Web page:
A significant part of the paper should be your interpretation of the information and how your knowledge about the subject has been enriched.
Your paper should contain these parts: Introduction: Your introductory material should set up your topic for your audience.
What I am looking for is evidence that you can gather a body of knowledge on a particular subject, narrow it down to a particular focus and show that you can synthesize the information and make some intelligent, insightful observations about the subject.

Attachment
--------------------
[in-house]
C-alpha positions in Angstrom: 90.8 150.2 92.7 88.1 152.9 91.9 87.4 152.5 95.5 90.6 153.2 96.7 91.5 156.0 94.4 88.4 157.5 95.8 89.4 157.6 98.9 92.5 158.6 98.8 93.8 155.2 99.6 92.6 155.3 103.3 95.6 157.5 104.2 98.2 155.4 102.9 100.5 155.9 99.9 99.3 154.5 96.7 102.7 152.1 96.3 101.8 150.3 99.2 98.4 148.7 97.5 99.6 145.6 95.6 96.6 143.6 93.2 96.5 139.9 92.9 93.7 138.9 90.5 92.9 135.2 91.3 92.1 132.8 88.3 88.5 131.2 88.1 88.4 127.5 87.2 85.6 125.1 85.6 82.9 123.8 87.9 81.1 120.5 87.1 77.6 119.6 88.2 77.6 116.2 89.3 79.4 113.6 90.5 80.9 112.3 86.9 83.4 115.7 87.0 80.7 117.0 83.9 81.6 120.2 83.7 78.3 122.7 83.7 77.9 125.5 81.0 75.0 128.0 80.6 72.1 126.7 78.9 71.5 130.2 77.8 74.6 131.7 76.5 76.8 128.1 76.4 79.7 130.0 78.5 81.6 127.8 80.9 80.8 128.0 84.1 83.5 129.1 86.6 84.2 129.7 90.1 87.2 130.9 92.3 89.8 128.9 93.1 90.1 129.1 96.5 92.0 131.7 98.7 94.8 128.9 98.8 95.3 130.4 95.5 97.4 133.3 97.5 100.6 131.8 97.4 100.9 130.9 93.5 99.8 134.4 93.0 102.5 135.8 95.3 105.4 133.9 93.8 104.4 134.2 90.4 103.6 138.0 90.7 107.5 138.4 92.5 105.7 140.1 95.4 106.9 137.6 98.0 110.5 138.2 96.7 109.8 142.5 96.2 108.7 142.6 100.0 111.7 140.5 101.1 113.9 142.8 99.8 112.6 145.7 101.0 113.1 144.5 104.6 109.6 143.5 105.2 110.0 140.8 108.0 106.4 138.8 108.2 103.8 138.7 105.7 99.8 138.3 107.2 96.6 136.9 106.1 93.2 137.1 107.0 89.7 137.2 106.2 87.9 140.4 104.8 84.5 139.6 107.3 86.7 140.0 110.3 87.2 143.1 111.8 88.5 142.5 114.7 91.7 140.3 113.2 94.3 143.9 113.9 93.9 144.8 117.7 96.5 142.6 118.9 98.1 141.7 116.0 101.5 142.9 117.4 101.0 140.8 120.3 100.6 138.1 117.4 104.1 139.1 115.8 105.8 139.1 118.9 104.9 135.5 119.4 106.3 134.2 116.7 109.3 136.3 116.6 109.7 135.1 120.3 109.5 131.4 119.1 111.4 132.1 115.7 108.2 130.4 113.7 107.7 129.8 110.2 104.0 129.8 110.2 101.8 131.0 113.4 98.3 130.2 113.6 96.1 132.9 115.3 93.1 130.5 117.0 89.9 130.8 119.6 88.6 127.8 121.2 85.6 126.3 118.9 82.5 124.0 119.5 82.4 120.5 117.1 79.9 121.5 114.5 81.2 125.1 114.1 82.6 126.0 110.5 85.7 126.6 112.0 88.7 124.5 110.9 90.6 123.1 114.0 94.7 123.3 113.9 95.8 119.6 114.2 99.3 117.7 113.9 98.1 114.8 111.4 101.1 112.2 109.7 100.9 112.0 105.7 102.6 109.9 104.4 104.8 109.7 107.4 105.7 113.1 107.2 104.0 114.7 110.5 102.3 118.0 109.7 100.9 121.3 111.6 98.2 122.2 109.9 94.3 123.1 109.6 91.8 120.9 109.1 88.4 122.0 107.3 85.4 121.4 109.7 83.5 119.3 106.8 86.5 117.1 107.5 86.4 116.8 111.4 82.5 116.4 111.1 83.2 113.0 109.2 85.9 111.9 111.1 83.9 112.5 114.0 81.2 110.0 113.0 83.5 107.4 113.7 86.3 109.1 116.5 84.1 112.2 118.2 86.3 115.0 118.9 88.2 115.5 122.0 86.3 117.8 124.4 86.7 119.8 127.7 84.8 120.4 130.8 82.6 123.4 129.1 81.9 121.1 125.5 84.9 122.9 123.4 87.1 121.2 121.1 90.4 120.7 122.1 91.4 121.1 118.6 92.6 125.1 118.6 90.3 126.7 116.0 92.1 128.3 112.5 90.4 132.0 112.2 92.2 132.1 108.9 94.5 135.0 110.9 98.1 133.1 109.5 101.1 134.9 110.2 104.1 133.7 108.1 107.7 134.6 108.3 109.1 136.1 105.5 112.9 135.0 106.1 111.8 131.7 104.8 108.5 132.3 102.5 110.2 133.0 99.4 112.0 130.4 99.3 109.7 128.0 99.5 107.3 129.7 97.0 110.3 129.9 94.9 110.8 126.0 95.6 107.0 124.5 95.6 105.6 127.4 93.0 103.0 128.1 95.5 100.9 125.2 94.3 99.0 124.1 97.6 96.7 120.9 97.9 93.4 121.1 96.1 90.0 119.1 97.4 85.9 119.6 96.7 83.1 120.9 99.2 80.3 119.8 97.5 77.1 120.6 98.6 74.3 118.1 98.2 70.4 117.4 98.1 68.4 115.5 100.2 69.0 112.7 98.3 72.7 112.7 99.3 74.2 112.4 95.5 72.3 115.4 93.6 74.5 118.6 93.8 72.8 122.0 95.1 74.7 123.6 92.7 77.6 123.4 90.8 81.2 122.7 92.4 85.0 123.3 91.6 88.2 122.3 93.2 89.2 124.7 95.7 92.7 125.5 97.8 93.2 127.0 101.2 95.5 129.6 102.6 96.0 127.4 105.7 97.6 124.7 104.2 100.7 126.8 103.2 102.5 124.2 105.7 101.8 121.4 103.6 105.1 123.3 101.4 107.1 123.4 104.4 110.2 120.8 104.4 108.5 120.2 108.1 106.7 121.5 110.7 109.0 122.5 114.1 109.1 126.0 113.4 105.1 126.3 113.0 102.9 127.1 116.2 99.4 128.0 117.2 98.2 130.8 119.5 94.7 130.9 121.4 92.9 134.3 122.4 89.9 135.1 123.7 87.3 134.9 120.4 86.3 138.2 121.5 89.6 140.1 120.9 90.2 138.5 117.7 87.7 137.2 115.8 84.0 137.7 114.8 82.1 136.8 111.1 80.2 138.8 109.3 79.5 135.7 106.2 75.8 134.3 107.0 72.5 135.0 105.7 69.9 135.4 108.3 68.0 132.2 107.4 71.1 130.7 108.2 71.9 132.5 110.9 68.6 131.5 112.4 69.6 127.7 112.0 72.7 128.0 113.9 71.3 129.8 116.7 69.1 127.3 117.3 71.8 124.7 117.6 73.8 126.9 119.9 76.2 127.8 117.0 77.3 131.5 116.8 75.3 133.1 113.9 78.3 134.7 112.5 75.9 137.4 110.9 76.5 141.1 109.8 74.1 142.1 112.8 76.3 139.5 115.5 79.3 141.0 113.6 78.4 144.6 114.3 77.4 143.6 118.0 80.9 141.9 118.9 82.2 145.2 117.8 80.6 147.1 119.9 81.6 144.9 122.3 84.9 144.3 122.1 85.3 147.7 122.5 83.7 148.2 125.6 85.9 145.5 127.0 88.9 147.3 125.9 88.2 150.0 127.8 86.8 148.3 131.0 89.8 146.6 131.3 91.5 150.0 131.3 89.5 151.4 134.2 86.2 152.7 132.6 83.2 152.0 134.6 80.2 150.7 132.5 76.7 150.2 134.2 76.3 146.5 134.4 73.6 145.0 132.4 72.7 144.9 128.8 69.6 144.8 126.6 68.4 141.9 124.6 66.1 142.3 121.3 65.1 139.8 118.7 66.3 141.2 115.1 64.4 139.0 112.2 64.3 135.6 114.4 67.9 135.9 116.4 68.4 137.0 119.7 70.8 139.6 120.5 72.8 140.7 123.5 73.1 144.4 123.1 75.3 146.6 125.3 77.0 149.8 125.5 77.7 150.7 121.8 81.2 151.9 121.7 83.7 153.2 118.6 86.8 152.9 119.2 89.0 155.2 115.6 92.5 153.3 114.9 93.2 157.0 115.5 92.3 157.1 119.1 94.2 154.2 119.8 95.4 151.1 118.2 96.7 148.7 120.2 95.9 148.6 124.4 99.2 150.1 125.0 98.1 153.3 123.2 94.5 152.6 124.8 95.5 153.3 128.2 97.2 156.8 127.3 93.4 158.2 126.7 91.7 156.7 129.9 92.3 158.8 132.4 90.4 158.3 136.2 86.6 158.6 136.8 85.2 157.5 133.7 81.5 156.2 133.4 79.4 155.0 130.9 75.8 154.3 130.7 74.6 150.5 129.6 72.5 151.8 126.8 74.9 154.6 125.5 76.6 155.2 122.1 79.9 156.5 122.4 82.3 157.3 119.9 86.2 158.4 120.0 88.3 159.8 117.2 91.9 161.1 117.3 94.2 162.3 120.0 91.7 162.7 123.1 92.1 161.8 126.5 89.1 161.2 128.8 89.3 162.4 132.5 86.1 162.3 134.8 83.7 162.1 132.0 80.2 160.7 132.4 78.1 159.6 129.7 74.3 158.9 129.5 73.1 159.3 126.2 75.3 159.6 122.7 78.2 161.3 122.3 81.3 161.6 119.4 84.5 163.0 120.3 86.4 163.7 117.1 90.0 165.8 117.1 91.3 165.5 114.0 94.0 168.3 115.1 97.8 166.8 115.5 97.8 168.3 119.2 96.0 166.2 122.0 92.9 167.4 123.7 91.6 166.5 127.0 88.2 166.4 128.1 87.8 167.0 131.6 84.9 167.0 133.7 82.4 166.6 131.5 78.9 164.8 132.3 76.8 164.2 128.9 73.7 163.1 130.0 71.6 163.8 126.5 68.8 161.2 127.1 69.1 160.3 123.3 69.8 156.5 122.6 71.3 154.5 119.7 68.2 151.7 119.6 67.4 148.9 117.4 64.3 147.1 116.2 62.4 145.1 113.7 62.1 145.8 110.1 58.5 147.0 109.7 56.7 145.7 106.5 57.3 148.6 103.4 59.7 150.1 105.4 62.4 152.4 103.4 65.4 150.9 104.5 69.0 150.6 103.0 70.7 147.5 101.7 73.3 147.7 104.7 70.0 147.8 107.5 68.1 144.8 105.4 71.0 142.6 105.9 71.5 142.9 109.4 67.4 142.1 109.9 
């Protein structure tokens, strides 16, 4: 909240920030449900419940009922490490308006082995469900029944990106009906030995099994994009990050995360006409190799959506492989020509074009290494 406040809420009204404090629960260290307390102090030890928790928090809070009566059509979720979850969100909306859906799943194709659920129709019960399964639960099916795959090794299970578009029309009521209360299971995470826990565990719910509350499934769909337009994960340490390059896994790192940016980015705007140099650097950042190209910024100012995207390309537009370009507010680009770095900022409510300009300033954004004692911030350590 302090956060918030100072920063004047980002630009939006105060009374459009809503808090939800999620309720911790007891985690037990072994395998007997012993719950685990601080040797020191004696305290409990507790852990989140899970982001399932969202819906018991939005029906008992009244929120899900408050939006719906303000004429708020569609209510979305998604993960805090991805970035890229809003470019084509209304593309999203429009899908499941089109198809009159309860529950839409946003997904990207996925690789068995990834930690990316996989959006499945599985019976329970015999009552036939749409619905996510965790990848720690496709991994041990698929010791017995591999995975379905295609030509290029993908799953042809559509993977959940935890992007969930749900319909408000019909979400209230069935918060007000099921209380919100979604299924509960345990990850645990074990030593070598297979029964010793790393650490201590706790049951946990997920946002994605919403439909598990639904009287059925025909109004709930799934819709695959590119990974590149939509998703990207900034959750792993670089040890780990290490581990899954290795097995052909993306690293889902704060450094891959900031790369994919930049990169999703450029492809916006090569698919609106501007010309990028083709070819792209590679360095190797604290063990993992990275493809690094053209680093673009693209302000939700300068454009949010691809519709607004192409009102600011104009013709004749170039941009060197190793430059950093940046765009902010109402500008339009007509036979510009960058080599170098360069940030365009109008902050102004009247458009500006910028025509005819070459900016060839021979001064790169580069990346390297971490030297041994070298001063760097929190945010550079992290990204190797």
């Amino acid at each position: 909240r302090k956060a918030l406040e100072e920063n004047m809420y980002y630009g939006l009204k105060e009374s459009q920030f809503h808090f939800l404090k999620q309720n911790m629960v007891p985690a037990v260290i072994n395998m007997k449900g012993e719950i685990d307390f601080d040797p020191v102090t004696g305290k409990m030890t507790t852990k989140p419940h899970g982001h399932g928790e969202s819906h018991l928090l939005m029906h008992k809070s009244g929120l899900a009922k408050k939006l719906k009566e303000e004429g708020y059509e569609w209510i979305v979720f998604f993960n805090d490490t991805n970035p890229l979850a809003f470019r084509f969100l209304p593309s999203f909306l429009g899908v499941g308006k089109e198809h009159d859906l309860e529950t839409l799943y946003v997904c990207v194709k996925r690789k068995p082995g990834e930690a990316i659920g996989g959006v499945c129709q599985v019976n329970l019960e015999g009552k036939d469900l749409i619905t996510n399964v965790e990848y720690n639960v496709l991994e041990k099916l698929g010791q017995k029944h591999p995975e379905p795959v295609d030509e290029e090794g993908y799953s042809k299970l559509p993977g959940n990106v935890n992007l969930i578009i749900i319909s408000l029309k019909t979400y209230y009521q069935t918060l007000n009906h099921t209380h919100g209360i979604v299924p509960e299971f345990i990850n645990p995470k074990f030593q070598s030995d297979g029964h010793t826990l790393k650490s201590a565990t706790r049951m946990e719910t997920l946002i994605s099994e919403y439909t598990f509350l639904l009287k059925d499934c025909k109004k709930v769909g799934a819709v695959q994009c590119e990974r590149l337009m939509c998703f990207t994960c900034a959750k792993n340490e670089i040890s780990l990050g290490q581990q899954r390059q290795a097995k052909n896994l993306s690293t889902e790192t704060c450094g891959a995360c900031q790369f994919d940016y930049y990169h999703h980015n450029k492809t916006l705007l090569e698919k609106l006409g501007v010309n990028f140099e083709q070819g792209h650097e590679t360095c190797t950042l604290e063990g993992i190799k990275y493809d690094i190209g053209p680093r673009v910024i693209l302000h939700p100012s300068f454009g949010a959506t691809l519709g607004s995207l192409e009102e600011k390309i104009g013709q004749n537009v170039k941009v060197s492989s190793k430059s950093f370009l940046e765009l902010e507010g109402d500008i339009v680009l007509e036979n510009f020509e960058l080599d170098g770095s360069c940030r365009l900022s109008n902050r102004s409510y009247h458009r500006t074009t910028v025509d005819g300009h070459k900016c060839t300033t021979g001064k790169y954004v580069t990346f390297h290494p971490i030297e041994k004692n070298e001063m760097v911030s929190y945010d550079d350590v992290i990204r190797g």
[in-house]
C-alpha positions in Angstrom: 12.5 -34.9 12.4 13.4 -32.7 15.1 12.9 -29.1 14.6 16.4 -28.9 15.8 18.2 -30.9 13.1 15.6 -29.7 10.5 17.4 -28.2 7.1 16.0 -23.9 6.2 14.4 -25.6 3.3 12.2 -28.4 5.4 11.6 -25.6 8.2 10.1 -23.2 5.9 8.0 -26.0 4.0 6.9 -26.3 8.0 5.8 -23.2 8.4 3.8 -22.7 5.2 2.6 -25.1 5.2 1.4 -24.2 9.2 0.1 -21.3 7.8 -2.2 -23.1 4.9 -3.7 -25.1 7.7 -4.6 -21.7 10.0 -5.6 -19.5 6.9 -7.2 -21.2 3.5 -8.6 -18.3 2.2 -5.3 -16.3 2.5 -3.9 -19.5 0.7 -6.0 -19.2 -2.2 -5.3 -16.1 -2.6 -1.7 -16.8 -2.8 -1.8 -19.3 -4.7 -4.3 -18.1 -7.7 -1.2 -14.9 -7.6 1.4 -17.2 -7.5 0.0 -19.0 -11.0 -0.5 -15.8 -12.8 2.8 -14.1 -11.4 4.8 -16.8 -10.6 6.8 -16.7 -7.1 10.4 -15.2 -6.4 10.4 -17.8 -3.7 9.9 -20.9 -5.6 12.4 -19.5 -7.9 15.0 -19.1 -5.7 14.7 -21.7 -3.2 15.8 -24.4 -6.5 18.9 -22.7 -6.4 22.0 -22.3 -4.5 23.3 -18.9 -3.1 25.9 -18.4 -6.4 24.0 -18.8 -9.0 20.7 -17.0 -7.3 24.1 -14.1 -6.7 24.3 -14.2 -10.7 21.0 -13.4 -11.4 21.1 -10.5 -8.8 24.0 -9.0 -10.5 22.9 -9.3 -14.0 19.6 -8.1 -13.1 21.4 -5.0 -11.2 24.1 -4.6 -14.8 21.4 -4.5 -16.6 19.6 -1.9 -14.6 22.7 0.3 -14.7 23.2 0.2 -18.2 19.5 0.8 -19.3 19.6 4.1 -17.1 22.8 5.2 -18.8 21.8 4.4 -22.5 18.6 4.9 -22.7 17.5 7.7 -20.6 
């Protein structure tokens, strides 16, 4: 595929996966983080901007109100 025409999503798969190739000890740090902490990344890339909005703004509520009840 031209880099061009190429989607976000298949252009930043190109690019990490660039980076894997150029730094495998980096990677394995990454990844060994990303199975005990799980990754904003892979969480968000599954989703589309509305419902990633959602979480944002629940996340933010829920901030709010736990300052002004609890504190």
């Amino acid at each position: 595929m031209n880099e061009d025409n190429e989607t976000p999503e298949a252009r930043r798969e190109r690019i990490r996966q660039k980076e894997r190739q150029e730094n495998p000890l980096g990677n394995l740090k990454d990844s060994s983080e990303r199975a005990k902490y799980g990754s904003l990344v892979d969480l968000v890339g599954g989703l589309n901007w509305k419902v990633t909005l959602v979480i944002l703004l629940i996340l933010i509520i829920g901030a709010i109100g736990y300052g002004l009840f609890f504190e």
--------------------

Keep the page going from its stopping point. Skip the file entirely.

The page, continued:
What I don 't want is just a regurgitation of information strung together.
It is a balancing act to find sources that you can understand - that relate to your level of study in your discipline, and, at the same time, challenge you intellectually.
In this paper I do not want you to try and solve a problem or necessarily reach a conclusion.
Investigate possible approaches to your chosen topic and map out your strategy.
Your final product will be judged on how well you succeed in producing a well though out, clear paper which shows you can interpret and intelligently discuss the issue and how well you can backup your findings with evidence.
Encyclopedias should not be your main sources, but can give you good background information and clarify concepts.
If you are taking a course in your major this semester, you can research a topic for that course (with my permission and the other professor's).